An on-the-ground report from the 350.org Vanuatu Team
Tropical Cyclone Pam is the worst natural disaster in the history of Vanuatu, and the strongest storm ever in the South Pacific.
350 Vanuatu is an indigenous, youth-led organisation who have been leading the climate movement in Vanuatu. As Tropical Cyclone Pam approached, they began mobilising their volunteer base to help communities get prepared and in the aftermath 350 Vanuatu has been helping lead the relief and recovery efforts. They’ve done this with minimal money, but massive amounts of passion, care and amazing grassroots leadership.
They sent us a report of their response — and we feel there is much to learn and be inspired by in how they responded, so we’ve put together this timeline.
This is their story.
Sustained wind speeds of 270km/h and gusts peaking at over 320km/h caused serious damage to Vanuatu’s infrastructure. Map credit: earth.nullschool.net
Friday, 13 March
In the Port Vila, the capital, our volunteers meet to join the Vanuatu National Disaster Management Office (NDMO) to help the evacuation team get people from rural area to the evacuation centers, as well as help with logistics and operations.
The NDMO issues the red alert for Shefa, Penama, Sanma, Malampa, and Port Vila. Most of our team is in the 23 evacuation centers throughout Port Vila, counting people and making sure they are safe.
The NDMO recalls all the volunteers for safety purposes. We all come back to the office, with some of our team members going back to their homes or the evacuation centers. Three of us stay overnight in the NDMO office tracking the tropical cyclone and issuing warnings and sending updates on social media.
Merial Masing at 0200HR registering evacuates at Fresh Wota School.
We even have committed females working to make sure people are safe and counted. Merial Masing left home to join our team even when her families were worried about her.
“The lives of these people is important to us, but we do consider the risk to our own life and make sure we’re in a safe place.”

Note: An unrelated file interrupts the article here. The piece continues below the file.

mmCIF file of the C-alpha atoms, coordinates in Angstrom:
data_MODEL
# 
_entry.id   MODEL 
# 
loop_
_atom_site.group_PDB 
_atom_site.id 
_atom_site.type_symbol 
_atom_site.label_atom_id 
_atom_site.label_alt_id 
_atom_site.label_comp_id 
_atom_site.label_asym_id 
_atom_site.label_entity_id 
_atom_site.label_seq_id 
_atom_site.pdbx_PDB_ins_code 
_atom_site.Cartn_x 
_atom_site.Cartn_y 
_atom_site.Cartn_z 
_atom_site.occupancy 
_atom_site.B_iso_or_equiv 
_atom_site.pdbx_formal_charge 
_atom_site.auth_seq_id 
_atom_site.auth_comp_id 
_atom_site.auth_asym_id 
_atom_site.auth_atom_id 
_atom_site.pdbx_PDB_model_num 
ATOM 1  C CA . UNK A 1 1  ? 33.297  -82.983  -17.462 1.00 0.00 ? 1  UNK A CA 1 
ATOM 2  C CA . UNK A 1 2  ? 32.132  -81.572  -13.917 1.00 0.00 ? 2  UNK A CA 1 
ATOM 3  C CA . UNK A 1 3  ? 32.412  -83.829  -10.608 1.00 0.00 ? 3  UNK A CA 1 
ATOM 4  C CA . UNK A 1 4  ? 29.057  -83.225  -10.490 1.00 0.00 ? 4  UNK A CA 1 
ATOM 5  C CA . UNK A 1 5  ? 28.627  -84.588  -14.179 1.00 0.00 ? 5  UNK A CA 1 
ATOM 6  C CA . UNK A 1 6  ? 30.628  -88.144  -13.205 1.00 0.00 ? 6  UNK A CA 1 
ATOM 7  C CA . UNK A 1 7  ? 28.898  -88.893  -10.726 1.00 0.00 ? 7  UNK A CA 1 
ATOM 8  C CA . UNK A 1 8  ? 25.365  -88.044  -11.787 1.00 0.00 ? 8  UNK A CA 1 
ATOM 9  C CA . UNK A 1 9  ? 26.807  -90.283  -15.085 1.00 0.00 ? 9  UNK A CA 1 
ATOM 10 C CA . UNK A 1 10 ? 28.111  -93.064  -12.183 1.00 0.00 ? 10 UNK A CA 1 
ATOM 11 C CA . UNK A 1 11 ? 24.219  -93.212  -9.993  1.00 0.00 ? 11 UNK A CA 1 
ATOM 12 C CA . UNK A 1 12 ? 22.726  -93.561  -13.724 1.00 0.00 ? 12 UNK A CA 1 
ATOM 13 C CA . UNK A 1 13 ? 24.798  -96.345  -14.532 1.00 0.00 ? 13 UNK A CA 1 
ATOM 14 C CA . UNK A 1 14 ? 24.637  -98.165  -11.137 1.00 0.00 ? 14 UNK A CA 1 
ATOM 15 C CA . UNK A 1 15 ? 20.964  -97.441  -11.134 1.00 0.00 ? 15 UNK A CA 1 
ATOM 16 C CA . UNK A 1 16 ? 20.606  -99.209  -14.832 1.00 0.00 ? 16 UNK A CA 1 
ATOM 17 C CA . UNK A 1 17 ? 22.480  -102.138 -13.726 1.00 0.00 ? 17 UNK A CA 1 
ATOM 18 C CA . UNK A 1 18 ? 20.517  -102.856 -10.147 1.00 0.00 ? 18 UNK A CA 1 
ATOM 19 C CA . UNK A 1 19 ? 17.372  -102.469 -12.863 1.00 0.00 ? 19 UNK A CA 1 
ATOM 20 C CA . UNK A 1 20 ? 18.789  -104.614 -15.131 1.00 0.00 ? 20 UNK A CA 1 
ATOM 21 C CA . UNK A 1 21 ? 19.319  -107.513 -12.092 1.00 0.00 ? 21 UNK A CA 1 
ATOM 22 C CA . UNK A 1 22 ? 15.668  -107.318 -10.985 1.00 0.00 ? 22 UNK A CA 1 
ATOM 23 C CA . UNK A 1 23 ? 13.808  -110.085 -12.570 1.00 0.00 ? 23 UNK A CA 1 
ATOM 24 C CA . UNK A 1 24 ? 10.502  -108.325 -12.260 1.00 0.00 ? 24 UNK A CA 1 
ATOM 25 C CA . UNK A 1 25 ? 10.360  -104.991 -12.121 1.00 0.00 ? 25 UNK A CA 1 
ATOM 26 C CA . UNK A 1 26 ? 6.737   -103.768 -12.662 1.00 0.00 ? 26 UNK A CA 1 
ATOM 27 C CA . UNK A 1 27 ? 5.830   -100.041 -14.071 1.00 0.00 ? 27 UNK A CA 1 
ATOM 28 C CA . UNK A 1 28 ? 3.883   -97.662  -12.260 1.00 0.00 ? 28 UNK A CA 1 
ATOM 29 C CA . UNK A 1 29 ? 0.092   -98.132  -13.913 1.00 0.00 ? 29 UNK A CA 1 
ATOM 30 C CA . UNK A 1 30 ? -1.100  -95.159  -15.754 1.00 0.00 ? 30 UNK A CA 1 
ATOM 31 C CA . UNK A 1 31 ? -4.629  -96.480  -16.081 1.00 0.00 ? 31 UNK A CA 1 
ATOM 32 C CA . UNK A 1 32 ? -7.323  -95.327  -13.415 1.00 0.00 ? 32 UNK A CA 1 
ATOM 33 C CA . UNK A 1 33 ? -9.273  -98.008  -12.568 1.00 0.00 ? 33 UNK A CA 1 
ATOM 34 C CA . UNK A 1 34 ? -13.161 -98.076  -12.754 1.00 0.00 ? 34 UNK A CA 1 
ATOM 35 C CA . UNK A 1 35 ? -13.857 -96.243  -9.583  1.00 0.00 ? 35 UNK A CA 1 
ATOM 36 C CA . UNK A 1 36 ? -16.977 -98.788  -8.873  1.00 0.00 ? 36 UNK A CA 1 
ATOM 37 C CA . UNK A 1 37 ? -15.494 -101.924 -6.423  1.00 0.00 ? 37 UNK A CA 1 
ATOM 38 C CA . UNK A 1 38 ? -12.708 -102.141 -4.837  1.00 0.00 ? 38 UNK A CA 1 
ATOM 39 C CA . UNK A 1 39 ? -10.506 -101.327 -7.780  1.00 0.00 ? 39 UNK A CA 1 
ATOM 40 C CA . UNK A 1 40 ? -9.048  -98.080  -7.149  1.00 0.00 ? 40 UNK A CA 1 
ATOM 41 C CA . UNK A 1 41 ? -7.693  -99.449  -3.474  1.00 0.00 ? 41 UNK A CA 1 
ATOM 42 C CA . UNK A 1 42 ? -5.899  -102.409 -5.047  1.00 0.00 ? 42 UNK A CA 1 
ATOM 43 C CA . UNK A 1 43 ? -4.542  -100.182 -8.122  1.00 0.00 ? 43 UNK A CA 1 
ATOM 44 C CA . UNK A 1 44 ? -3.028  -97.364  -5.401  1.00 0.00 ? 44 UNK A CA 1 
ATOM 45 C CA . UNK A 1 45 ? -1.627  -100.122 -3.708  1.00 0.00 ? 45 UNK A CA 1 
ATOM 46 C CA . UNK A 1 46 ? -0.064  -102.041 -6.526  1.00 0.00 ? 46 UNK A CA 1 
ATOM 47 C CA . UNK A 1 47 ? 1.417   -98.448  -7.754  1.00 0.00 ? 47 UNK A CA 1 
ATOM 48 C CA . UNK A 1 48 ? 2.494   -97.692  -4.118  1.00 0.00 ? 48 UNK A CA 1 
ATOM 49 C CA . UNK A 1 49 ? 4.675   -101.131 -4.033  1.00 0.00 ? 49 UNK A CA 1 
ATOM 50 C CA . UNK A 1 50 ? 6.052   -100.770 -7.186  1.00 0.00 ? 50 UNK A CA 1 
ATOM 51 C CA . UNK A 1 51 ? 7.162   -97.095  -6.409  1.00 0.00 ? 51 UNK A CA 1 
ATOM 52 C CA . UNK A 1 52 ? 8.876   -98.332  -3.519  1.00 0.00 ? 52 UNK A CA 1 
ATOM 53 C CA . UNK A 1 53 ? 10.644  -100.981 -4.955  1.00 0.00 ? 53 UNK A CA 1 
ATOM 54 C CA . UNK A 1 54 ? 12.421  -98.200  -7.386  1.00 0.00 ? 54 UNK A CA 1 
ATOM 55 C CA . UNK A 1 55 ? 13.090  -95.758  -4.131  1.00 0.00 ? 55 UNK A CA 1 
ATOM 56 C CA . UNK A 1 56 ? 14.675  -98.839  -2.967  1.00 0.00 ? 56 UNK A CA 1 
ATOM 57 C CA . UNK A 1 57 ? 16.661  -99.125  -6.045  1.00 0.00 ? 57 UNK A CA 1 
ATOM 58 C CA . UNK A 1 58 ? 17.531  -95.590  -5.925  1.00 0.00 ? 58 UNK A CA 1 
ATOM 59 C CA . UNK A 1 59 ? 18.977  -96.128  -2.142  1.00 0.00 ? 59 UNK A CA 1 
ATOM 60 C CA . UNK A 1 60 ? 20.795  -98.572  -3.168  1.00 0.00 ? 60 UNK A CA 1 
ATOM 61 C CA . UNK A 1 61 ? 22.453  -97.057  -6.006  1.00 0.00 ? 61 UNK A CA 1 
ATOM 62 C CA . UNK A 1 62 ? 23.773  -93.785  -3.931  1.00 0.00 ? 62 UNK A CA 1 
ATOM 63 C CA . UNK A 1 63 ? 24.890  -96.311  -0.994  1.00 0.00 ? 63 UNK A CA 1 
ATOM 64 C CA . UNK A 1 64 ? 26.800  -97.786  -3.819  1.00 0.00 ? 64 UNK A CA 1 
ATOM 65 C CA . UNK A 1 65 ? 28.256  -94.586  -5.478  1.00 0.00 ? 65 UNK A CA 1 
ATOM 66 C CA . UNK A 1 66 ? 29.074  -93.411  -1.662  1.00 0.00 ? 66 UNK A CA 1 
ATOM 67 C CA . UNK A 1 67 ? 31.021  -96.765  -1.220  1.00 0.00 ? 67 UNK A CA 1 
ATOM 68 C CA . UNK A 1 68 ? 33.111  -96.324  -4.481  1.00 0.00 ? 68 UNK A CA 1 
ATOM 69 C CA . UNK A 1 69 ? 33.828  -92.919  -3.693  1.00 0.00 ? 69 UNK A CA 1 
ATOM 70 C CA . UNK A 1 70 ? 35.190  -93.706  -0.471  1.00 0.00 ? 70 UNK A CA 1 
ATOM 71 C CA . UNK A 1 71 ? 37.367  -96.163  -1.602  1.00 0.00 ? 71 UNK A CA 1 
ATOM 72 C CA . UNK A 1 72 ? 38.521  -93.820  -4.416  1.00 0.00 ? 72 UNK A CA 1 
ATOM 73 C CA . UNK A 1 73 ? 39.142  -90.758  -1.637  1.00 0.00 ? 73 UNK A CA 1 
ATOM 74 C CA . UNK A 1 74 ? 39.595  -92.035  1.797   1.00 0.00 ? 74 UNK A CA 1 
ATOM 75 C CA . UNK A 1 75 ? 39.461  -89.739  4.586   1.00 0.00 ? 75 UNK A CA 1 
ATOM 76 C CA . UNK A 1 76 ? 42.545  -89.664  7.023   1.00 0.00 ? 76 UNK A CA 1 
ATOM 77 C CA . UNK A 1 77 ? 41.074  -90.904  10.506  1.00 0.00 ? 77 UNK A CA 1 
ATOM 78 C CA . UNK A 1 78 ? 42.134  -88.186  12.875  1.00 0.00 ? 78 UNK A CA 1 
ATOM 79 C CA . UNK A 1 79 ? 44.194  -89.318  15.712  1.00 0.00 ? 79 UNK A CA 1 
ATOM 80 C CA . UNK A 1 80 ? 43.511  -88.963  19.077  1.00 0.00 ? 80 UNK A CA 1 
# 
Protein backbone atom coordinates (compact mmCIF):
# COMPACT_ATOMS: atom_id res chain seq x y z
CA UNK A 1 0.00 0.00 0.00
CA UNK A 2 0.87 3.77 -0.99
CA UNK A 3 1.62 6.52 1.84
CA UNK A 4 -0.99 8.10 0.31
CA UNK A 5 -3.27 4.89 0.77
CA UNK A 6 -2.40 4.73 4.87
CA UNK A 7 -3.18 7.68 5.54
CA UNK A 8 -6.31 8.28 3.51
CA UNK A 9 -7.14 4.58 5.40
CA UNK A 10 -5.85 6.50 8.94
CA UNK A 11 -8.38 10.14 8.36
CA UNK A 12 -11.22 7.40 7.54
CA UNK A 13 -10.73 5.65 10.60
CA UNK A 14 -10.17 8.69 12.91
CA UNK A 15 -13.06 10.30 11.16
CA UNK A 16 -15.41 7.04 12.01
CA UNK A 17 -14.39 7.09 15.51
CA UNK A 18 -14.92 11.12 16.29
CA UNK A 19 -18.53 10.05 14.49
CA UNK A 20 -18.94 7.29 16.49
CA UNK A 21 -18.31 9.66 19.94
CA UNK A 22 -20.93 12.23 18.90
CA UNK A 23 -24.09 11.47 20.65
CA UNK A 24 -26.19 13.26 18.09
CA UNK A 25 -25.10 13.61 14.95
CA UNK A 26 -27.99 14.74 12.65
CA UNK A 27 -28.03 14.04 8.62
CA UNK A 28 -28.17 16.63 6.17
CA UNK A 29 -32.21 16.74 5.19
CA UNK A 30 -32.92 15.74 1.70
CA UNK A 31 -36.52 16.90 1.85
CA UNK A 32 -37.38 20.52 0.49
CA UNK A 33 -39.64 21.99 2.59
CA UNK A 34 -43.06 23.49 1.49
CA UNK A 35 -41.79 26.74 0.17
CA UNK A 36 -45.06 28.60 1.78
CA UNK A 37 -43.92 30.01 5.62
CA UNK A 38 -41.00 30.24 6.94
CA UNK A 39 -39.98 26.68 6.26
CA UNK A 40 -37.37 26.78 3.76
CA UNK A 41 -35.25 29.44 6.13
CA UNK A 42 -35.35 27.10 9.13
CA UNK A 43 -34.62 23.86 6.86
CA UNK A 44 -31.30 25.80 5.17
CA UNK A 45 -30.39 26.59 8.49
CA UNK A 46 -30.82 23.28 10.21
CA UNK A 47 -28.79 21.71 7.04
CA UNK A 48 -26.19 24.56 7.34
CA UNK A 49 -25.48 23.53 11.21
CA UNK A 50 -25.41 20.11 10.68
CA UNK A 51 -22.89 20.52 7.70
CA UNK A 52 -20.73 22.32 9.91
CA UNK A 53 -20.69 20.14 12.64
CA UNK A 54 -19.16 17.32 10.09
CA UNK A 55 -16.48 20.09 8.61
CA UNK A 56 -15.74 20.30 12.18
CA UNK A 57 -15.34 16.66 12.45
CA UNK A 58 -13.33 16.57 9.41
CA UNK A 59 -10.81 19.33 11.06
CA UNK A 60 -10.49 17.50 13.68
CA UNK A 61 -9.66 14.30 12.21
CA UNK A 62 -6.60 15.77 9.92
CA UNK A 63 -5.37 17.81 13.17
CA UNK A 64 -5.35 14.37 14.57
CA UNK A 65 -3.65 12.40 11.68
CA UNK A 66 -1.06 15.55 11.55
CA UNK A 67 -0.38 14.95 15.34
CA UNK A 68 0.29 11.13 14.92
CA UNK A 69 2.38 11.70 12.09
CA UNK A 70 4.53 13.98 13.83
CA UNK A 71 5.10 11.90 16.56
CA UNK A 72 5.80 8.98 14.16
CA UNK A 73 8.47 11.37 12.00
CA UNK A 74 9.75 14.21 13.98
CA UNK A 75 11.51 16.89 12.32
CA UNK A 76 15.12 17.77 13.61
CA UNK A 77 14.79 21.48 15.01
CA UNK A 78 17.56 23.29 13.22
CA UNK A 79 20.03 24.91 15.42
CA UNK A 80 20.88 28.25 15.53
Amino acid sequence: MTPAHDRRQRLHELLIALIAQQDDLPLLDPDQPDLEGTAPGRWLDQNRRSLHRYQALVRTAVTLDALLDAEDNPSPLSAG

Nauni Natita on staying safe while helping others during the cyclone.
Pam is now about 115km south-southeast of Efate, where Port Vila is situated. We experience destructive wind and heavy rains but we have to clear main streets to allow transport to have access to the hospital.
Communications are down, so roadways are the only way to reach people around Port Vila and make sure everyone is okay.
Our team is mostly NDMO, as well as five 350 volunteers, some members of the Meteorology department, and the Director General of the Ministry of Climate Change. We start clearing the road to the hospital with the help of the Vanuatu Mobile Force (VMF).
“We tried to sleep but the whirling sounds of Pam can’t allow us to rest. We have to be awake and stay alert. At the tipping point of Pam when it reaches Port Vila, island water started flowing into the operations center. The back door broke, so we have to fix it by putting timber across the door… outside all objects were flying like iron sheets, cement walls from the office roof and tree branches. We tried to stay inside and safe from the strong winds and heavy rainfall until early morning the next day.”
—Emil Samuel, Nauni Natita, and Isso Nihmei
Saturday, 14 March, morning:
The red alert for Port Vila has been cleared, but communications are still down. Most of the people found a safe place to spend the night, although very sadly 4 people were killed in the city.
Lots of people show up to help clean and show concern. Volunteers return to reach people and distribute rations. Our allies start mobilizing youths to help clean up — our team of 40 youths split up into five groups to help clearing streets. With debris everywhere we try to put rubbish in heaps.
We get the last warning and Pam officially is out of Vanuatu area. The communication from Port Vila to the other islands is still not possible so we are still in the dark about how people are and what damage the cyclone has caused. We are all hoping to get in touch with our families and friends very soon and find out how we can help them.
In Port Vila a lot of houses were damaged, roofs taken away, some peoples’ homes are completely gone. People taking family members in and supporting each other in cleaning up and getting things out of the under the destroyed house parts. The water is running again but still there is no electricity and it could take another few days due to severe damages.
“We offer not just support in cleaning up the town area but also to show our commitments to the concern of climate change which will bring more severe tropical cyclones in the future. We will be expecting more category 5 cyclones so people have to prepare in advance.”
The government has to make sure people who have been evacuated have enough food and water for a couple days before they move back to their homes.
Our team is playing a major part in distributing food and water supplies to each evacuation center, and more importantly making sure the food is shared equally among everyone.
With a lot of impressions from this severe and destructive cyclone in the history of Vanuatu, people have learned from this experience and can prepare in advance for future tropical cyclone to safe more life.
Donate to the Relief Effort
Below are organisations who you can donate to in your local area who are supporting the relief and recovery work in the Pacific.